Local governments can’t interfere with school openings

Texas Governor Greg Abbott




In a statement Tuesday, Texas Gov. Greg Abbott stressed that only local school boards and superintendents, not local governments, have the power to decide how to open schools this fall during the coronavirus situation.

"The bottom line is the people who know best about that are the local school officials," Abbott said.

Texas educators and parents have been confused about who has the power to keep school buildings closed. They’ve also been frustrated by conflicting messages from state and local leaders.

Abbott also said that in preparation for the new school year, the state has already distributed to schools more than 59 million masks, more than 24,000 thermometers, more than 565,000 gallons of hand sanitizer, and more than 500,000 face shields. He promised schools would have their personal protective equipment needs met at no cost to them, with the state picking up the tab.

Attorney General Ken Paxton recently issued a legal opinion that prohibits local health authorities from issuing blanket school closures in their jurisdictions before the academic year begins, and Abbott and other state leaders have backed him. Local school boards can decide to keep schools closed to in-person learning for up to eight weeks, with the possibility to apply for waivers to remain shuttered beyond that timeframe.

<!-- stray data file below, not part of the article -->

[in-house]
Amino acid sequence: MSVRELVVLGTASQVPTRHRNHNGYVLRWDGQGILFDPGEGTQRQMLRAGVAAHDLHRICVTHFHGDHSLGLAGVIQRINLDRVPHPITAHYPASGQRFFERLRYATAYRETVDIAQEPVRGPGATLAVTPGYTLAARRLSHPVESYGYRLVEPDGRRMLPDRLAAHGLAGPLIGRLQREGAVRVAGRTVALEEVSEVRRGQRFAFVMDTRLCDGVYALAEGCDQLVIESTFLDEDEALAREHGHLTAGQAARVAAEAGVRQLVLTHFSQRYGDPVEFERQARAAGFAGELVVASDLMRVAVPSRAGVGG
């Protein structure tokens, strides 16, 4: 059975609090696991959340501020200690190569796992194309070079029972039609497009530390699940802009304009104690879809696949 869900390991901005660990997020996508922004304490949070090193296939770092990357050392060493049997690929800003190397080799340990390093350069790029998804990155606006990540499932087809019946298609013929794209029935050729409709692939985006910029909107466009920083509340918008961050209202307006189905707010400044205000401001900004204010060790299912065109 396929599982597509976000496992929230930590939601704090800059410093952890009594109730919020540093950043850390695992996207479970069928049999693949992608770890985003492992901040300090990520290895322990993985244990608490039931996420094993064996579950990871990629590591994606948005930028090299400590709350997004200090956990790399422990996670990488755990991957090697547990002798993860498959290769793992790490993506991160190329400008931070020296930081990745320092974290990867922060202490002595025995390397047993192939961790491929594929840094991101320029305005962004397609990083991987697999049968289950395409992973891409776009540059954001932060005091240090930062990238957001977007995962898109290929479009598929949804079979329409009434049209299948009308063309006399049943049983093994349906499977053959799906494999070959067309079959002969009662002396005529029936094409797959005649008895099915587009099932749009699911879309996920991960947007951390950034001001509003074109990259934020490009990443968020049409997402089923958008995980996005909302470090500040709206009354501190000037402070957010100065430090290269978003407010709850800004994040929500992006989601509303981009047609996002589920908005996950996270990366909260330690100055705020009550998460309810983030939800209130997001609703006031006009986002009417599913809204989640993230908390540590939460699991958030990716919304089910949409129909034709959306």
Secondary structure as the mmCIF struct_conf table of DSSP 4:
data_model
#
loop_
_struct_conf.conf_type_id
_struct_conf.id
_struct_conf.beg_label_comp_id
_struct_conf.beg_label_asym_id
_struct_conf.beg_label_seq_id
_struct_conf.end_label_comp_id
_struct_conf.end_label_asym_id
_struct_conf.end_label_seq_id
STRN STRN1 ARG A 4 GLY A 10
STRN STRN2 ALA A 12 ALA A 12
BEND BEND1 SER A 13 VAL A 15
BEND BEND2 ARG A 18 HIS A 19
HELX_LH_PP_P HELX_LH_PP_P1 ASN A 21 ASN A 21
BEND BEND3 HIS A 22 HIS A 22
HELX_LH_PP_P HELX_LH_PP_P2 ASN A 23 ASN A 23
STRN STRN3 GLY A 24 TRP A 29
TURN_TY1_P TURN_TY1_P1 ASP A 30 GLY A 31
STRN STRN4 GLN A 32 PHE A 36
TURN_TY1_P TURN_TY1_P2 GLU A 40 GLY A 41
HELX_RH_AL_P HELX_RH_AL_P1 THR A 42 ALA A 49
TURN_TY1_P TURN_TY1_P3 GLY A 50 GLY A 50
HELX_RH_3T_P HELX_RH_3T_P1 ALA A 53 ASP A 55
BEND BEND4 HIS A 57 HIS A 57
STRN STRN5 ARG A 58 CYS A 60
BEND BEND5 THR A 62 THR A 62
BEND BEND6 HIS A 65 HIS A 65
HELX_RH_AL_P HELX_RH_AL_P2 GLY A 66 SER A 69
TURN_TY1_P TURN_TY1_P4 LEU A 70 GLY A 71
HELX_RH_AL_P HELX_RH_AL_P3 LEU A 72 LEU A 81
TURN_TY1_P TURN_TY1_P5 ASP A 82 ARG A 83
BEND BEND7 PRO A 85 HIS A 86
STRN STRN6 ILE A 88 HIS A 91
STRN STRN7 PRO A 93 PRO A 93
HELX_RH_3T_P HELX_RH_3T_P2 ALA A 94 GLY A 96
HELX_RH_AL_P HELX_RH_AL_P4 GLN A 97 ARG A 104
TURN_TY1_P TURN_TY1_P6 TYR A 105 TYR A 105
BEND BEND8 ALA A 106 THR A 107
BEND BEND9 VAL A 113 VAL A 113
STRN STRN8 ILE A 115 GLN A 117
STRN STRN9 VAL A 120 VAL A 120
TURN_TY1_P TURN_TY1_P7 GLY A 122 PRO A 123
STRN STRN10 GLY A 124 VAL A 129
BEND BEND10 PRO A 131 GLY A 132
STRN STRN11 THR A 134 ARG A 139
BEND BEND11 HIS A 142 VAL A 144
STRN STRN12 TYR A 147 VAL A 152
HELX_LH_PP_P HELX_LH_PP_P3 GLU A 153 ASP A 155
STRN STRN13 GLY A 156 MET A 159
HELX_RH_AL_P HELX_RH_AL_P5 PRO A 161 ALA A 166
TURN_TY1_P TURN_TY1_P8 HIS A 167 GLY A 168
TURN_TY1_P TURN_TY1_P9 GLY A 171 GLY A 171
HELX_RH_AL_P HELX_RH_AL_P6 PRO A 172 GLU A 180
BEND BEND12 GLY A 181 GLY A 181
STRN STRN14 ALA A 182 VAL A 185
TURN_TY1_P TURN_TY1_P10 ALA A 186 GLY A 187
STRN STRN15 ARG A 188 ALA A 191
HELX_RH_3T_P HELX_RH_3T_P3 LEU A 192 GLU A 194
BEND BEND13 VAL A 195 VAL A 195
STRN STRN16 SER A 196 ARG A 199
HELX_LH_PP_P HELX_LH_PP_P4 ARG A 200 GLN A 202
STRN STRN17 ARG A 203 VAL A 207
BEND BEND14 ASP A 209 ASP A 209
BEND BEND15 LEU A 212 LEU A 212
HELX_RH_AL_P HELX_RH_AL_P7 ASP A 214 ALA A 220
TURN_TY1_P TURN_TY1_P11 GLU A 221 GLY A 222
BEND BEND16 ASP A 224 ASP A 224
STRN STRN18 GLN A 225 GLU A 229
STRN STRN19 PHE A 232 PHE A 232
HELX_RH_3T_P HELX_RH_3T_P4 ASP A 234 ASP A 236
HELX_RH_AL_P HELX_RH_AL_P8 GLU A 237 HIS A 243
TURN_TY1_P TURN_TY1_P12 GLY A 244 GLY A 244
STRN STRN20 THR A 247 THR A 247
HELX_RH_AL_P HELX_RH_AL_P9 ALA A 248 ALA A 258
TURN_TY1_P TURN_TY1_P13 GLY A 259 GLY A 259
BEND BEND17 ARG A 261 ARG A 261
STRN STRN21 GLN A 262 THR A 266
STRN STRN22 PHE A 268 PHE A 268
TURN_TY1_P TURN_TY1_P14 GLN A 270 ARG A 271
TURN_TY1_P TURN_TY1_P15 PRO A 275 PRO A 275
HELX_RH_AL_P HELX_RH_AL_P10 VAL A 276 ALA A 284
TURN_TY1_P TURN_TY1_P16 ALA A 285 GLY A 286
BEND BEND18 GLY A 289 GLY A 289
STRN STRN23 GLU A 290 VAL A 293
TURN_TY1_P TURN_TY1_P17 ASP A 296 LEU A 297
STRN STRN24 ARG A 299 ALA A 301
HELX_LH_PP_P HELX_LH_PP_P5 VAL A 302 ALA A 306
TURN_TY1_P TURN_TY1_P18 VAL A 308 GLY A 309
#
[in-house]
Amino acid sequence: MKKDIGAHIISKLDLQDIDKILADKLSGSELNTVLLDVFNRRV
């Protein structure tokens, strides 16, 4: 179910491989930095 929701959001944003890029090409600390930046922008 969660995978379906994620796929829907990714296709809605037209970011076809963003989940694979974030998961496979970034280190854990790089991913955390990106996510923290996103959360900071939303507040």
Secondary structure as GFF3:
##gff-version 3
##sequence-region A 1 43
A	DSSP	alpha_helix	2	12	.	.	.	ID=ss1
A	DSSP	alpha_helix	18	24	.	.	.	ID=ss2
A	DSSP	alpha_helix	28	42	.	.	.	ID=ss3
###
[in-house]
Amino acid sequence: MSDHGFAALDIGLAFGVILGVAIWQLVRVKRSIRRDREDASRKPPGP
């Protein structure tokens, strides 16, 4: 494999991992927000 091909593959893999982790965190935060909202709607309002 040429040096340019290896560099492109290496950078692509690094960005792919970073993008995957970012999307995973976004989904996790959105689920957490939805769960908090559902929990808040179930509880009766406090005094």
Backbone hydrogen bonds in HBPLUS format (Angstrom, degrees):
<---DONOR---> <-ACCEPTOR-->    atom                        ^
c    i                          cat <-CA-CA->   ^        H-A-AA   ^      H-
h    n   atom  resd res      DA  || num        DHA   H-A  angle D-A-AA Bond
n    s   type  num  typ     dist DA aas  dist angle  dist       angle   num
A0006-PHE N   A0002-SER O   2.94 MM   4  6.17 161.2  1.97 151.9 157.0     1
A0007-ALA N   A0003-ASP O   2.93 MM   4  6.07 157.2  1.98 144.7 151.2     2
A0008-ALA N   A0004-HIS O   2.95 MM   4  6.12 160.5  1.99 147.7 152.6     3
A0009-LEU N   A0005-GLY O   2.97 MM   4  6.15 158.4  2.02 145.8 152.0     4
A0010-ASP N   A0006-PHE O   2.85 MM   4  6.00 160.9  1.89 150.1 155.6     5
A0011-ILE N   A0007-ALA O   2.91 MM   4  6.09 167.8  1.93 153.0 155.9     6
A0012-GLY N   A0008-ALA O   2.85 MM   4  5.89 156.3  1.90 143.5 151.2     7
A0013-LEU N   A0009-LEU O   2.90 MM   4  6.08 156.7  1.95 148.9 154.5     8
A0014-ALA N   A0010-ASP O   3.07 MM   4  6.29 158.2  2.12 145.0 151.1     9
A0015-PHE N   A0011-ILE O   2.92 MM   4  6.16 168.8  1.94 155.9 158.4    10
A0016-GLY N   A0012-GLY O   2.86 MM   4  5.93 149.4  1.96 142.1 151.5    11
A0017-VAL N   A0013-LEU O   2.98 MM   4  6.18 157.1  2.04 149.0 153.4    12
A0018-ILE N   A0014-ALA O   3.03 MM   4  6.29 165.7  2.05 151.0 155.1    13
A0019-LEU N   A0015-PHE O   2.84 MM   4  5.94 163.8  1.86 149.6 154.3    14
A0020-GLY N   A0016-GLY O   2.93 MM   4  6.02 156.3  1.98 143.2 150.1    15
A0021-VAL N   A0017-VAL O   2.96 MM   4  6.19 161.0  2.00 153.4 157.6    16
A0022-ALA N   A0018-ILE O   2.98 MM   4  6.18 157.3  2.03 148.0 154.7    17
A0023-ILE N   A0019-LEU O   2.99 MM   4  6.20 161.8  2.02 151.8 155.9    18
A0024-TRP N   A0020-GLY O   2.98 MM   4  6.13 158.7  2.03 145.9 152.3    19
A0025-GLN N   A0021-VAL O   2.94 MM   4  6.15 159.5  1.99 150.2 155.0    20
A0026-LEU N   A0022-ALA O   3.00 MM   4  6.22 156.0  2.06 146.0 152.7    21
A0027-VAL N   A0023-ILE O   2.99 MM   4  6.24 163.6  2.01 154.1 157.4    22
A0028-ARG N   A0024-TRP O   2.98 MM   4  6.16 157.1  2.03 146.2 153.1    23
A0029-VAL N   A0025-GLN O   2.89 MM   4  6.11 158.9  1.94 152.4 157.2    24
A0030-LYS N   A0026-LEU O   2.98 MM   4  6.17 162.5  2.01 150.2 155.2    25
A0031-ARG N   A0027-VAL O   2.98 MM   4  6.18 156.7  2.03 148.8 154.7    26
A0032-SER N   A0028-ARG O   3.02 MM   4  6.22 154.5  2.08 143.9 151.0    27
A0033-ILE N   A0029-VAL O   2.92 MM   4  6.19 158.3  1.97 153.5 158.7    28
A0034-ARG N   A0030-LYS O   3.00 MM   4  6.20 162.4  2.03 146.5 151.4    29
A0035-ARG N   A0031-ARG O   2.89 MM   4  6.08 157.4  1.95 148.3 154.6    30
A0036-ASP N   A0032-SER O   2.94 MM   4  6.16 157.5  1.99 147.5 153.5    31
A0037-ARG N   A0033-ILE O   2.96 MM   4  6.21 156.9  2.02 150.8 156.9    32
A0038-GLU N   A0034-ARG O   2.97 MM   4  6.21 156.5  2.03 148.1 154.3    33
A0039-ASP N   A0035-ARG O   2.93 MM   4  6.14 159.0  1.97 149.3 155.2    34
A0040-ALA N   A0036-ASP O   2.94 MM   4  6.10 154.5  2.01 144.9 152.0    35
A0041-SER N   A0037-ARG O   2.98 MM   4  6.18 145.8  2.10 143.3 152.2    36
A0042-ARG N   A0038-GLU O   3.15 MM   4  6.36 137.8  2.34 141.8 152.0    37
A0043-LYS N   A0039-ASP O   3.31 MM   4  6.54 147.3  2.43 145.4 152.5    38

Under the state's guidance, local health officials can only intervene if there is an outbreak once students return to campus, at which point they can temporarily shut down a school.

Schools in Alpine ISD are scheduled to open Aug. 19 for both in-person and remote classes.

The latest data show 3,834,586 Texans had been tested for the coronavirus, with 442,014 testing positive, or 11.5%, up slightly from last week.

Deaths stood at 7,015, or about 1.6% of those testing positive, up slightly from last week.

Of the active cases, 8,819 are hospitalized, or about 6.4% of active cases, down for the fourth straight week.

Texas currently has 11,916 hospital beds available for COVID-19 patients, and 6,563 ventilators. In the Tri-County

As of Aug. 4, Brewster County reported 184 COVID-19 positive test results out of 3,267 tested, 173 recoveries, two deaths, and 11 active cases. Even with consistently fewer than 20 cases in the county, Judge Eleazar Cano has so far declined to request relief from Abbott’s mask mandate as allowed in the governor’s order.

From July 1-31, Brewster County reported 86 unemployment claims.





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